Food and Drink October 12, 2011
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Paul Leary on what makes Leicestershire special

Welcome to the 2011 Leicestershire & Rutland Food & Drink Guide. When I started my career at Southfields College (now Leicester College) I always knew I wanted to be a chef. Despite a brief spell with Hilton Hotels, I have spent the majority of my career in Leicester, drawn by the beautiful rolling countryside, the abundance of local farms, the natural parks and woods, and the many walking trails that lead you to fantastic village pubs.

I have seen my career develop from feeding thousands at Leicester City Football Club as the head chef, hundreds at various pubs and hotels, and many students when I lectured at Leicester College, to guests enjoying fine dining in my own restaurant, The Woodhouse. The culinary path I followed has been an exciting one, and I think this year may prove the most rewarding yet. Customers are now looking for that something special on a plate – the locality of ingredients, how fresh the product is, how tasty the ingredients are, whether they go together and complement the dish. With cooking on television increasingly popular and many farms now selling their own produce rather than onto outside suppliers, inspiration is everywhere in Leicestershire.

We have veal from Old Dalby, ducks and beef from Barkby Thorpe, pork from Scartho Meadow, rapeseed from Welland Valley, flour from Claybrooke Mill, Stilton from Webster’s, Long Clawson and Quenby Hall, Red Leicester from Sparkenhoe, cream from Thrussington, water from Swithland and much much more.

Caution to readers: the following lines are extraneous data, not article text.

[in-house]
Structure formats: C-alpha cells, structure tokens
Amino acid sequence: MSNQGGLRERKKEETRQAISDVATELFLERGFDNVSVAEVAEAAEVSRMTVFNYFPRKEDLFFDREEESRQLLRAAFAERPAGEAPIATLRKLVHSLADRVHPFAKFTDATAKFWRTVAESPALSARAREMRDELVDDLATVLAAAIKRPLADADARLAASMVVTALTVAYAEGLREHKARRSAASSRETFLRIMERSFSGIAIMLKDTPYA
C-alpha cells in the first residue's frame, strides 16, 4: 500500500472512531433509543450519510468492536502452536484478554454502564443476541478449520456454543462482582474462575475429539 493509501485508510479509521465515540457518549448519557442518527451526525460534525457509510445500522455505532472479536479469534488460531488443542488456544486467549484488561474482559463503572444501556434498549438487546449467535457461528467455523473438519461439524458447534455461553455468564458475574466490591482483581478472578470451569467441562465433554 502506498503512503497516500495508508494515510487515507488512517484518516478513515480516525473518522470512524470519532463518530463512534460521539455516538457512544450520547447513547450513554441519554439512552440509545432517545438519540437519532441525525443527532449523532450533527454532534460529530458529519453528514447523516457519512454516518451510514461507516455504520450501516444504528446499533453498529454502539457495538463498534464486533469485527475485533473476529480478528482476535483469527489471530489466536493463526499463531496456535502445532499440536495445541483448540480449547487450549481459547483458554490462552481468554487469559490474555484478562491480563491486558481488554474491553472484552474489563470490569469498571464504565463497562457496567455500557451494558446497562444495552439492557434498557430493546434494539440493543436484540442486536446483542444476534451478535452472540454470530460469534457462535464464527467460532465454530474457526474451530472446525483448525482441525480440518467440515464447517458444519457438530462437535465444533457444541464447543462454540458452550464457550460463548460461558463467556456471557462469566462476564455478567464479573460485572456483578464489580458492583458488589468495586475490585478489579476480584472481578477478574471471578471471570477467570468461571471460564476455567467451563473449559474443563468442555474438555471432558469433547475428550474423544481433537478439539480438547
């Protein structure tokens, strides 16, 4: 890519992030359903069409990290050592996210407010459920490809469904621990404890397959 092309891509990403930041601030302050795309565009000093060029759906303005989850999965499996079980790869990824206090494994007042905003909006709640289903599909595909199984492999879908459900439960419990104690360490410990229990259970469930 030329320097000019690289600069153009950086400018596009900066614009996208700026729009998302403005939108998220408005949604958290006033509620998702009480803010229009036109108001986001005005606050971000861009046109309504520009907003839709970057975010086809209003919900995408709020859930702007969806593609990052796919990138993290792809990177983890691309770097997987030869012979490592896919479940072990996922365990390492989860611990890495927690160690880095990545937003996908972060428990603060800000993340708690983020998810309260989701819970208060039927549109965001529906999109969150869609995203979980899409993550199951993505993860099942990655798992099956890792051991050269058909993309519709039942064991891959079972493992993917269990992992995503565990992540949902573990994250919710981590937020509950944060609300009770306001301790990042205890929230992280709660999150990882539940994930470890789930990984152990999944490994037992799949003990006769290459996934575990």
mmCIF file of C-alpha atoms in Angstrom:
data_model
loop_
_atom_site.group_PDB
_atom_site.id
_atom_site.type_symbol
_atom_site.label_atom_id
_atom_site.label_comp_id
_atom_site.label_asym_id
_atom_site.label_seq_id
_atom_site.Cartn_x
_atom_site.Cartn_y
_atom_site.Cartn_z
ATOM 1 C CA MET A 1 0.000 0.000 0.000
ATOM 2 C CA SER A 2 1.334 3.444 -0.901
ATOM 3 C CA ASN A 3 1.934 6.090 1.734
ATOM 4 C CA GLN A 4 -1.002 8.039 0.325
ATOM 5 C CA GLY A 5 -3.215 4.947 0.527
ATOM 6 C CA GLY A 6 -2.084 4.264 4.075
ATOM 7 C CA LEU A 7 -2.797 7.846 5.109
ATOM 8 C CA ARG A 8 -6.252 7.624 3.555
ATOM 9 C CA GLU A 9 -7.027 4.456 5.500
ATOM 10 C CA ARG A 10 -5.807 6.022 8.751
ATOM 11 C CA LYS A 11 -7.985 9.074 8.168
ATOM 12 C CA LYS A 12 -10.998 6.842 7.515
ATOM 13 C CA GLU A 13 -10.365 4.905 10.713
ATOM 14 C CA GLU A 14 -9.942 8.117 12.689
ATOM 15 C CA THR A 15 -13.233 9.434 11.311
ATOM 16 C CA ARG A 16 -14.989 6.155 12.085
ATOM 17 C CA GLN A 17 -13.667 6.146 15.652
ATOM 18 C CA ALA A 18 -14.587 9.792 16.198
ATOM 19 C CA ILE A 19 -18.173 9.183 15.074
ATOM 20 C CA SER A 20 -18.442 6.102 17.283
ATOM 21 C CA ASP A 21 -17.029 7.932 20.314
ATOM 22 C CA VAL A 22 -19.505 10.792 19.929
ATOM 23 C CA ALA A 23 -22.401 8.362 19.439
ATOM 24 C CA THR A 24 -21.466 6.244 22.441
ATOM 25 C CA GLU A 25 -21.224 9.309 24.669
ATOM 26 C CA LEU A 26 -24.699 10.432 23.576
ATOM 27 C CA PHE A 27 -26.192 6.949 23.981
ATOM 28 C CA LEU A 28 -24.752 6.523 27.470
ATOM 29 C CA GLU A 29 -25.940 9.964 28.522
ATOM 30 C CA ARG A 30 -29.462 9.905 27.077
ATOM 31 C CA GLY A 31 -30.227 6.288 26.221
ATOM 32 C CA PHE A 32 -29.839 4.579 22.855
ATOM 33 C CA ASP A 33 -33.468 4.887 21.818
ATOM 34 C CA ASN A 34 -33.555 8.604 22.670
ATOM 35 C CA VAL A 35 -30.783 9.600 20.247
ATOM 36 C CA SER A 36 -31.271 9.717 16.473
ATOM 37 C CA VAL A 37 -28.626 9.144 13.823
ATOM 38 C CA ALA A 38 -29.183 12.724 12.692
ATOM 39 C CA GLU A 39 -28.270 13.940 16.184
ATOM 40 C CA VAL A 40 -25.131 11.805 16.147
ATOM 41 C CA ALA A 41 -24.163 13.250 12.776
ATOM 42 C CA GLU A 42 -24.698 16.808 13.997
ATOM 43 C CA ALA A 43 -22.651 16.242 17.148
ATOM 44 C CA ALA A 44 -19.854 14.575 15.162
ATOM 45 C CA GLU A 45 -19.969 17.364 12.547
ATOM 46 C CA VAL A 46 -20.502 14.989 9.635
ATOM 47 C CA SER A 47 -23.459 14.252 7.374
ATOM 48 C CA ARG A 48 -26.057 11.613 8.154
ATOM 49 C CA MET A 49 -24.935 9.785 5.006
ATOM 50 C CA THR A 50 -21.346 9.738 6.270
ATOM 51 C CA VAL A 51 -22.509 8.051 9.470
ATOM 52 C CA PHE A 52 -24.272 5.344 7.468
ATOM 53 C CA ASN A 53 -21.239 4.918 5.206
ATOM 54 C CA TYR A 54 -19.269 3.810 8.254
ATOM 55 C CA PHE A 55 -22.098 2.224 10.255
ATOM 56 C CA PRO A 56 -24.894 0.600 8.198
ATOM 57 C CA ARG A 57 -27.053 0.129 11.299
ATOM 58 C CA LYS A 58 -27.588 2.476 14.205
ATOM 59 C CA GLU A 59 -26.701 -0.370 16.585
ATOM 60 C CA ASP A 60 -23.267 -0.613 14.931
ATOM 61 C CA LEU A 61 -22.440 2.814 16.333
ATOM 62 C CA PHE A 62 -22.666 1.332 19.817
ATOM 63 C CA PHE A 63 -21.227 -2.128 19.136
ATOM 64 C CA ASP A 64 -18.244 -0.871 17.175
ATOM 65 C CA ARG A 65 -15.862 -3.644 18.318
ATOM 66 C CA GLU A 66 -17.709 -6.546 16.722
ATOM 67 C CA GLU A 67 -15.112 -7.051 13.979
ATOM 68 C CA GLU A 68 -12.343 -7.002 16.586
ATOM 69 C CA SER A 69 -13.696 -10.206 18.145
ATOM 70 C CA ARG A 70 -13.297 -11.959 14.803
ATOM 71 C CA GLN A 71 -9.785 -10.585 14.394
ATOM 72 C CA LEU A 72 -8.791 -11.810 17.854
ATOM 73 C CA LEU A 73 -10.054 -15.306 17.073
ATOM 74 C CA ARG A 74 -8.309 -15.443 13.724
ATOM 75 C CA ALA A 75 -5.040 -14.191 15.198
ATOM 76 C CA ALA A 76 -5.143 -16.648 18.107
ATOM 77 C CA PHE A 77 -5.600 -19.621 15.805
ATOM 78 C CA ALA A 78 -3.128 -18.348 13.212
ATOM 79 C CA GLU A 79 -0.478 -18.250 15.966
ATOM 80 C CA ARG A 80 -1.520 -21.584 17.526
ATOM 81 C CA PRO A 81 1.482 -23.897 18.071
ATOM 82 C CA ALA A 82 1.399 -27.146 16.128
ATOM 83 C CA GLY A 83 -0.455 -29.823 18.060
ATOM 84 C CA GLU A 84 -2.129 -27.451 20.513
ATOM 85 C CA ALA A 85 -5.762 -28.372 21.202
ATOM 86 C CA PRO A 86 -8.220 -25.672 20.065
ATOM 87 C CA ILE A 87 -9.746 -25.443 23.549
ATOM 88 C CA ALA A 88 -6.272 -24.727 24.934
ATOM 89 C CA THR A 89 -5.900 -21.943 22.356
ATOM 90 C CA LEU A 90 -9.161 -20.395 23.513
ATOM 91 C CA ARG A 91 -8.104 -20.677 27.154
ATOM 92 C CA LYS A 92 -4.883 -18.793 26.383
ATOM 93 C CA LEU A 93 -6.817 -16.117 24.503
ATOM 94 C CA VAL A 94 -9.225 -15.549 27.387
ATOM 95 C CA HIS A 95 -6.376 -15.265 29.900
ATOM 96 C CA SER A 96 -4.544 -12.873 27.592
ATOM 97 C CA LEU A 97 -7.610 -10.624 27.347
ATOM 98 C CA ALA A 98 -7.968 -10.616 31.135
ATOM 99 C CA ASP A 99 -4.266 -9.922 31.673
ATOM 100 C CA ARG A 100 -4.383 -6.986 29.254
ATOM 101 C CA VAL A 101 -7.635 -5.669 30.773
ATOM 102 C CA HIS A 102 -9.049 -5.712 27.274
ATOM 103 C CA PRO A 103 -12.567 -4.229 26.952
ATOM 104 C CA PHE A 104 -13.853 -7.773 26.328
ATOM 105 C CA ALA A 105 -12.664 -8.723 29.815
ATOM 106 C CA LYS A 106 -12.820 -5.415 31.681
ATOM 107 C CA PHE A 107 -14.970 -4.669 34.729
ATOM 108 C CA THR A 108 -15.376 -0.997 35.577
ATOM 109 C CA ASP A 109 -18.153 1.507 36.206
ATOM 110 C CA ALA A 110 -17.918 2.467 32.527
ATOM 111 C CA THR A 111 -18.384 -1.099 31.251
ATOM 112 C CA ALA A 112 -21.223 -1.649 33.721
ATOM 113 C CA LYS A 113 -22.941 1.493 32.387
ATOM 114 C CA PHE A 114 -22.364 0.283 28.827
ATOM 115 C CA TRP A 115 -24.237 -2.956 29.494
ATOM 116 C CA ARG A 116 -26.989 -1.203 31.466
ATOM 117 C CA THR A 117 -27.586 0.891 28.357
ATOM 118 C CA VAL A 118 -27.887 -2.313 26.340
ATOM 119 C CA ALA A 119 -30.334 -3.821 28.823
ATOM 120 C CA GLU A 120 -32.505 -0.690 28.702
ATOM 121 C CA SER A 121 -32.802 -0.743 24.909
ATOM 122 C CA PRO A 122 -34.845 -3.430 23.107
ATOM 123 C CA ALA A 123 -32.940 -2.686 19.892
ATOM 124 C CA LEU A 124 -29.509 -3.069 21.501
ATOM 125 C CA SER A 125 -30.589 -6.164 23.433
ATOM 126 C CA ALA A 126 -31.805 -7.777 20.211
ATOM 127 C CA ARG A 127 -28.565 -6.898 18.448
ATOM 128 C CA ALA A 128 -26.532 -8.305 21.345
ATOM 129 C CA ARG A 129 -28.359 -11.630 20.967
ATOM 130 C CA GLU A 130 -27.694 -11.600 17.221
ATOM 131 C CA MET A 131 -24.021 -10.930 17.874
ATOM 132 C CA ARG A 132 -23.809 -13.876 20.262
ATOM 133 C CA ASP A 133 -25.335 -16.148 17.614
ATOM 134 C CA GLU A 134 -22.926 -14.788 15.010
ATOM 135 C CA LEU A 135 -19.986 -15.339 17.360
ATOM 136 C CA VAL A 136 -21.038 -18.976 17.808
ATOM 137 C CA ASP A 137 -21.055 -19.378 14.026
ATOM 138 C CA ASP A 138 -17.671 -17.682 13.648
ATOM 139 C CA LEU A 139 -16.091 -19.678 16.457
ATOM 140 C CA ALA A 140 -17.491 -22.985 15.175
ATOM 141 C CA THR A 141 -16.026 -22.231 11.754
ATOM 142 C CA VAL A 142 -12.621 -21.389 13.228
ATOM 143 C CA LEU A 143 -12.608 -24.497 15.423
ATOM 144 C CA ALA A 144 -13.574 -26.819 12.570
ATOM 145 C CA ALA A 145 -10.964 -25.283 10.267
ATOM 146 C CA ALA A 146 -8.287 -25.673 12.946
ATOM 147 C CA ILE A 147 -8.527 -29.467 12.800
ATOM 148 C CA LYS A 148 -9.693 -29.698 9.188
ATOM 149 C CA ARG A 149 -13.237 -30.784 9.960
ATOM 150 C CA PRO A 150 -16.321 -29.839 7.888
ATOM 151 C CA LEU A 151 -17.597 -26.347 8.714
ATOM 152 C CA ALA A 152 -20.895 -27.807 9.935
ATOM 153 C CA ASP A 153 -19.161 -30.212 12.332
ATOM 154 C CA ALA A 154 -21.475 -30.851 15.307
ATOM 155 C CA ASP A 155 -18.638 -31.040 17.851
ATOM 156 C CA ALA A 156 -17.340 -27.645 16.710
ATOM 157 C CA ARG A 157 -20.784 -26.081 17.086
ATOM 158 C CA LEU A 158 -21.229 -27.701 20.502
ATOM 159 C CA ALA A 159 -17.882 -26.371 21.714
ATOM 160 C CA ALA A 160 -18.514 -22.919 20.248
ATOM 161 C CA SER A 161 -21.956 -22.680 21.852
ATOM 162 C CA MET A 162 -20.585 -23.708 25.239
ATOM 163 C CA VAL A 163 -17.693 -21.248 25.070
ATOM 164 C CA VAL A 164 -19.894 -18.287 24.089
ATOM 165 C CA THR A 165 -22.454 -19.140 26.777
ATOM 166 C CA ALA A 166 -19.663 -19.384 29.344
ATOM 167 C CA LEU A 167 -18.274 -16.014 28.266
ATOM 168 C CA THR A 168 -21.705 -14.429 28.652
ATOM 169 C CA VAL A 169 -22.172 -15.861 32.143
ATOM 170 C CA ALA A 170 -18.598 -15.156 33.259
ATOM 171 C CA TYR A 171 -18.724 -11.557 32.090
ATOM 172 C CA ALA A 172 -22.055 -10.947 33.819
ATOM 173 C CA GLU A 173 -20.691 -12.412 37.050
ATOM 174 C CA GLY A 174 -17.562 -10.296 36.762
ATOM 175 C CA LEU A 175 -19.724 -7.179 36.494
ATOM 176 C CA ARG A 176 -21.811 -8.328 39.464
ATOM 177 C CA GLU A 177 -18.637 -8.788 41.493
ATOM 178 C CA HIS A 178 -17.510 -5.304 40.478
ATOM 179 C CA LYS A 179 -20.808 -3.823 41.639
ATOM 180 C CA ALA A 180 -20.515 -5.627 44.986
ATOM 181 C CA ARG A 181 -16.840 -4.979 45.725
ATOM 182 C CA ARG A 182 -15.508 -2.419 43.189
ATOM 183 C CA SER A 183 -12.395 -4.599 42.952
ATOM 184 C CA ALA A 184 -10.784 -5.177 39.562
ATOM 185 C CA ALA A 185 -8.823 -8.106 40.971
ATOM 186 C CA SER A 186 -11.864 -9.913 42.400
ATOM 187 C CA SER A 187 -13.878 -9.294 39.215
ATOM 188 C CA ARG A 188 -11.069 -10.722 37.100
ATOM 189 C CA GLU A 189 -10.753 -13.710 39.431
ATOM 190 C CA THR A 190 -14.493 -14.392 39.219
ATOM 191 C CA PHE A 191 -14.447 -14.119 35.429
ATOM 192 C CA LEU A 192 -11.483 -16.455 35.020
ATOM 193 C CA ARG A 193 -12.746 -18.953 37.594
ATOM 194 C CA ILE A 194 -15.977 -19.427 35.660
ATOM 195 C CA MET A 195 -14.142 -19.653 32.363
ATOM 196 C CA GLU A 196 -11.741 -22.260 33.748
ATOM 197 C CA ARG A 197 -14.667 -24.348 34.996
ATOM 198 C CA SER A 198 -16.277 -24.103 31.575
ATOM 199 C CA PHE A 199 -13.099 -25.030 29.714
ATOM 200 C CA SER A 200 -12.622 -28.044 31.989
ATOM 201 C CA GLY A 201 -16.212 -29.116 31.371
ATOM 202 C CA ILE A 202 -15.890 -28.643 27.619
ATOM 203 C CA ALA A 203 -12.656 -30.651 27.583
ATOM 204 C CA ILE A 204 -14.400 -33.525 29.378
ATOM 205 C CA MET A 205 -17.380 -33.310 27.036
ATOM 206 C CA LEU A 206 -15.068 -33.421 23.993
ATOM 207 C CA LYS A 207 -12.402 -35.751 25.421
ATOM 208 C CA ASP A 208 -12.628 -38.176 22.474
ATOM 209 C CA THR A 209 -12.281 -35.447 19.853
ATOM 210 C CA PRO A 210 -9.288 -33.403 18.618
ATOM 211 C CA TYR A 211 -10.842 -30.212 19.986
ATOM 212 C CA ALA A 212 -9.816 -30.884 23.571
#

The culinary diversity in Leicestershire makes the area one of the best places to go out and have a quality meal. You don’t have to go far to find almost every different type of cuisine there is. We are Britain’s curry capital and home to one of the largest food and drink festivals in the UK. We have everything from Michelin-starred restaurants and fine pubs, to Chinese, Italian, Thai and Japanese eateries.

The best way to try our local produce is through the farmers’ markets. From Tuesday to Sunday there is a market going on somewhere (if you log onto www.leicestershirefoodlinks.org.uk you can find out when the next market is and where you can find it). This is where, short of growing it yourself, you can get closest to some of the finest organic, specialist meat, fruit, vegetables, cheese, preserves and bread Leicestershire has to offer – nothing else will get the chef inside you more passionate and enthusiastic about going on your own culinary journey.

Another passionate pastime of mine is foraging. Take the dog and the kids and pick beautiful blackberries, elderberries, sloes and damsons, and when you get a bit more experienced, wild blewit mushrooms, wood sorrel, watercress, mallow leaf and mugwort. Then go back to your kitchen and create culinary masterpieces with your fine fodder.

So, when you open this guide and discover some of Leicestershire’s fantastic restaurants and eateries showcasing all that fresh, local, seasonal produce on their menus, think about what a great county we live in and enjoy.

Happy eating.

Paul Leary,

The Woodhouse


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